In lieu of an abstract, here is a brief excerpt of the content:

  • From the Editor
  • Ricardo D. Trimillos

The previous issue of Asian Music, 51(1), foregrounded individual carriers of a genre as actors for aspects of continuity, innovation, and viability in contrast to framing a genre in terms of a single grand narrative. In a similar vein, the present number, 51(2), decenters the gaze on a musical genre as unified, homogeneous, and canonical. Rather, its four essays explore ways in which a specific locale or ethnie generates variation, innovation, and creativity, which in turn can inform the tradition writ large. The specific locale can be at a periphery, as Bond shows in the localization of Arabic texts in Gujarati South Asia through the performance of Sufi poetry, or even further afield, as Wisuttipat discusses in his study of Thai traditional music maintained in Chicago. A cultural center can constitute a locale: through its musical theater lkhaon bassac, Cambodia, as Billeri points out, reflects a history of appropriating and indigenizing features from other cultures, including Ramayana episodes from South Asia, theatrical conventions from China and Vietnam, and even the brass band from the Philippines. A locale and a cultural population can interact in contestations of identity and power, as Lai shows us in the case of the Tamil Indian minority in Singapore asserting its ethnic identity thorough drumming. A specific locale or cultural setting can function as a variable and as a nexus for negotiation between individual actors and the canonical tradition. Thus the four essays in this issue suggest distinctions between the category of tradition as a macro conceptualization referencing genre and the category of practice as a means for rationalizing diversity and variation within a specific genre.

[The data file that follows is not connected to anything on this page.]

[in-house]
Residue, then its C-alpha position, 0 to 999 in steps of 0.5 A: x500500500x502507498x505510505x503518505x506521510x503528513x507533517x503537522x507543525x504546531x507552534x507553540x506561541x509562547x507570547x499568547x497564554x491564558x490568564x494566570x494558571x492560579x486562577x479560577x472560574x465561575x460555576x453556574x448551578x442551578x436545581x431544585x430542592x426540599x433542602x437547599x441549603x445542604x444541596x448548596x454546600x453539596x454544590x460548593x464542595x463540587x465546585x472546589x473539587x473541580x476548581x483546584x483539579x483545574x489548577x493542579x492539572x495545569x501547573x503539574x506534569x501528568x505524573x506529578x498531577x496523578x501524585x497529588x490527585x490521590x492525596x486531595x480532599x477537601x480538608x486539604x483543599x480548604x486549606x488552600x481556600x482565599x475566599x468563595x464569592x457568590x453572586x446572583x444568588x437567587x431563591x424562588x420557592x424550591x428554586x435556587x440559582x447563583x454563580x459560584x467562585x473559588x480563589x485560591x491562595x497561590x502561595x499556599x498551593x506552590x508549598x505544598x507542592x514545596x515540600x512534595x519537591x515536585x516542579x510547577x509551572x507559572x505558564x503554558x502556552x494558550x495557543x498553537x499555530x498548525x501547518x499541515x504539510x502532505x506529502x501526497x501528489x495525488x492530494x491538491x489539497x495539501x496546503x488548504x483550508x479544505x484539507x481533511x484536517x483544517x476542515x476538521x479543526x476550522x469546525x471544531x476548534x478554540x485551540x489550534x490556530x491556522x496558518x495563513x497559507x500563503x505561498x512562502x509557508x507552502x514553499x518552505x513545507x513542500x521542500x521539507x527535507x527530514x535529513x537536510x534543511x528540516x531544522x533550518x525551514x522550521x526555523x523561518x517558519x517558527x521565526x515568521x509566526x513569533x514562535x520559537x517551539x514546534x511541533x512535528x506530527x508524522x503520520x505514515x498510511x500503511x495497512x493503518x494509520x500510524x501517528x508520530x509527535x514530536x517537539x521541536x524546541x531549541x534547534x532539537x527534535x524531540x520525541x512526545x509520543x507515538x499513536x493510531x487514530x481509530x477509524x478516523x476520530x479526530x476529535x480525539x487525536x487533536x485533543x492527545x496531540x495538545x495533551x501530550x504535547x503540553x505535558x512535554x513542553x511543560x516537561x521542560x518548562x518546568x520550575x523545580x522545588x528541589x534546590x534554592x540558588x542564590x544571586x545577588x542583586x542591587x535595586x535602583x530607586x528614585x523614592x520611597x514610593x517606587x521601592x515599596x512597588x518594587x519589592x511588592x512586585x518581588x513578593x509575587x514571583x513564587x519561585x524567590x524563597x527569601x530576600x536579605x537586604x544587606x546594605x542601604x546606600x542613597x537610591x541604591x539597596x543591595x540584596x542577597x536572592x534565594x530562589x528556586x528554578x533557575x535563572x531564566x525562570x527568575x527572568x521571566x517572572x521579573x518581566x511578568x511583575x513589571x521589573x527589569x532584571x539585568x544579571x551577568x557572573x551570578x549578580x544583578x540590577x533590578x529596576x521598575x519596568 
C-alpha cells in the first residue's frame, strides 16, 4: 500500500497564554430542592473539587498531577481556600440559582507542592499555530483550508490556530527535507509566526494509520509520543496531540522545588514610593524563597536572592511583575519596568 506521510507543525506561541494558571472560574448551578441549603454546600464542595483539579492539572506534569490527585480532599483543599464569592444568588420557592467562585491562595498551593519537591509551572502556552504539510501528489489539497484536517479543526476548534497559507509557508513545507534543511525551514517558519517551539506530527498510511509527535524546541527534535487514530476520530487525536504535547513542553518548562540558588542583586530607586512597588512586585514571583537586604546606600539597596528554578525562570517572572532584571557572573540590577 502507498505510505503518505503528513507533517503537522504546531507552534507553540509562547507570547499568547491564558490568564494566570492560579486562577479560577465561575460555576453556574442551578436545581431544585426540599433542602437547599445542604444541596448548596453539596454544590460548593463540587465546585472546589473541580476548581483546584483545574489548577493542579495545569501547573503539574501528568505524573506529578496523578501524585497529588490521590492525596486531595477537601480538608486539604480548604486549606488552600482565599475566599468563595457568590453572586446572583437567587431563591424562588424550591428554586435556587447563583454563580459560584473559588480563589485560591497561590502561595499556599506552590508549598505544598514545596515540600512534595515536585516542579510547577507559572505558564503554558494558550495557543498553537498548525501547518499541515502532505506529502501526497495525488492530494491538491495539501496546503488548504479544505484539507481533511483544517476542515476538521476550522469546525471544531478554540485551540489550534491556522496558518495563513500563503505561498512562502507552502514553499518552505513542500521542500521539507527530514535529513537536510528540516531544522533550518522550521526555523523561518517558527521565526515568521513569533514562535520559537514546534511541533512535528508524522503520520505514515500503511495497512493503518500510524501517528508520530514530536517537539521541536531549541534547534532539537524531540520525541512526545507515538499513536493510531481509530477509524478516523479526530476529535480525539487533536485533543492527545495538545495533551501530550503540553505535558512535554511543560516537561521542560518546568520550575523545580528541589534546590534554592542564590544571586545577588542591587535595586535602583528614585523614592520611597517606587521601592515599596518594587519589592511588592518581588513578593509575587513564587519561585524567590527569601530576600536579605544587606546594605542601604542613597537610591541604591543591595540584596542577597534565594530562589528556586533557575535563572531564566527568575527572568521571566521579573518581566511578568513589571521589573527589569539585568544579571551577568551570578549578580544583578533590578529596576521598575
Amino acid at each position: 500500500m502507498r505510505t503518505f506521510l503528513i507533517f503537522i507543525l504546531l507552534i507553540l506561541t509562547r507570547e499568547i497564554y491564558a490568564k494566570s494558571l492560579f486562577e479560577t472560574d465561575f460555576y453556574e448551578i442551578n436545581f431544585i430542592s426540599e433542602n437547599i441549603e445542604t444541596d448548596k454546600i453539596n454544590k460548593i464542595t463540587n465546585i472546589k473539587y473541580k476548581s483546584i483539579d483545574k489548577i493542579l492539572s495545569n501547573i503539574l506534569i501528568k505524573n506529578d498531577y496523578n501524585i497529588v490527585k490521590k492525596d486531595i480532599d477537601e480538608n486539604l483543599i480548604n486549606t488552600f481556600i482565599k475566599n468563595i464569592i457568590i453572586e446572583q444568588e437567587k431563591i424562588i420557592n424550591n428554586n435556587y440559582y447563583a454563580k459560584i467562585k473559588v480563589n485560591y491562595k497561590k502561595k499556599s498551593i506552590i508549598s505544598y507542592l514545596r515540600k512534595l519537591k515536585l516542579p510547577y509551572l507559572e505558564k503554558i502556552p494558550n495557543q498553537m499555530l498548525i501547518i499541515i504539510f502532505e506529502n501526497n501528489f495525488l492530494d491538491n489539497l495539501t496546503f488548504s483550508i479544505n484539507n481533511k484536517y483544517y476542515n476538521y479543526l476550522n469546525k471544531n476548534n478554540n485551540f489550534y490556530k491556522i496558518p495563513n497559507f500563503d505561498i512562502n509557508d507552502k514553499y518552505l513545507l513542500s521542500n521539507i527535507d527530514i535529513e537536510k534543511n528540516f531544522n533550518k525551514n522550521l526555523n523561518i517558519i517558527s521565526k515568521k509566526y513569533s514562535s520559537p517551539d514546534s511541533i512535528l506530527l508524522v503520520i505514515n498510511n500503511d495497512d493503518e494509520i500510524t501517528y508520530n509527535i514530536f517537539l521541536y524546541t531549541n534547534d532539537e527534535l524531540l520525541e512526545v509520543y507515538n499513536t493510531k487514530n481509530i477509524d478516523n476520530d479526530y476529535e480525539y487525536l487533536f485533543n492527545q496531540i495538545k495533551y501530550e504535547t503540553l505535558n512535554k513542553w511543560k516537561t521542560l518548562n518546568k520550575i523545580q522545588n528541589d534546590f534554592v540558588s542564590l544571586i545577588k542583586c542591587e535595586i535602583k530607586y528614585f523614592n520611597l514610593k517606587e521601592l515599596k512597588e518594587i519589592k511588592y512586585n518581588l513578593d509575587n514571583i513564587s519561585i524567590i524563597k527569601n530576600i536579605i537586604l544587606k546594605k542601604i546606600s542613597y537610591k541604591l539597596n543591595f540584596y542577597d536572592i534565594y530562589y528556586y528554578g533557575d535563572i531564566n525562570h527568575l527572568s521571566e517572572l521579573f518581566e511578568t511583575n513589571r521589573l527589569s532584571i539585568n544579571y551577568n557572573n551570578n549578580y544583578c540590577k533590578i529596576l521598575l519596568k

Maintenance is a common theme in the study of music and includes both continuity and change. Locale, as just discussed, is one variable for continuity and change. Maintenance, however, is a dynamic process rather than a stable state, and music engages with it in a number of ways. First, music performance can represent and reinforce a contested identity, as Tamil drumming attempts to do for the South Indian ethnic minority in Singapore. Second, it can serve as a vehicle for maintenance of other aspects of culture, including belief systems and cultural nationalism (that is, Merriam's functions of music). Social function is evident in the Gujarat, where a song genre using local languages reinforces Dar al-Islam (the Islamic world) and its adherents in regions in which Arabic is not the mother tongue and in Cambodia, where the so-called [End Page 1] operatic theater of lkhaon bassac has been consciously used by various regimes in the service of Khmer nationalism. Finally, maintenance is brought to bear upon the tradition itself as a means of its own preservation. Wisuttipat examines a specific project of maintenance for Central Thai music in Chicago and includes a critique of pedagogical methods developed in and for the diaspora. Specific locale and maintenance are general themes present in the major articles and also in a number of the print and media titles reviewed in 51(2). Furthermore, each article presents additional significant and provocative points relevant to our field.

Nattapol Wisuttipat, in his essay "No Notation Needed: The Construction and Politics of Transnational Thai Identity through the Oral Transmission of Classical Music," examines a diasporic learning strategy that is aural and oral. The case speaks to a kind of soft decolonization, suggesting an alternative strategy for addressing critiques of current Southeast Asian institutional pedagogies that are notation based, such as gamelan. One fascinating act of decolonization is retuning a diatonic set of boomwhackers (plastic aerophonic tubes) to Thai tunings by cutting off part of the tube to change its vibrating length. Wisuttipat posits pedagogical strategies as a means of inculcating a Thai cultural sensibility (khwaampenthai) through music learning. Thus the Chicago project engages maintenance in terms of both cultural identity (music as the vehicle) and preservation of the genre itself (music as the object). A contribution to cultural theory is his concept of "resettling" a tradition in the diaspora as contrastive to an earlier concept of "unsettling" a tradition away from the homeland. The author's positionality is significant to the study. In a welcome reversal of...

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Additional Information

ISSN
1553-5630
Print ISSN
0044-9202
Pages
pp. 1-4
Launched on MUSE
2020-06-23
Open Access
No
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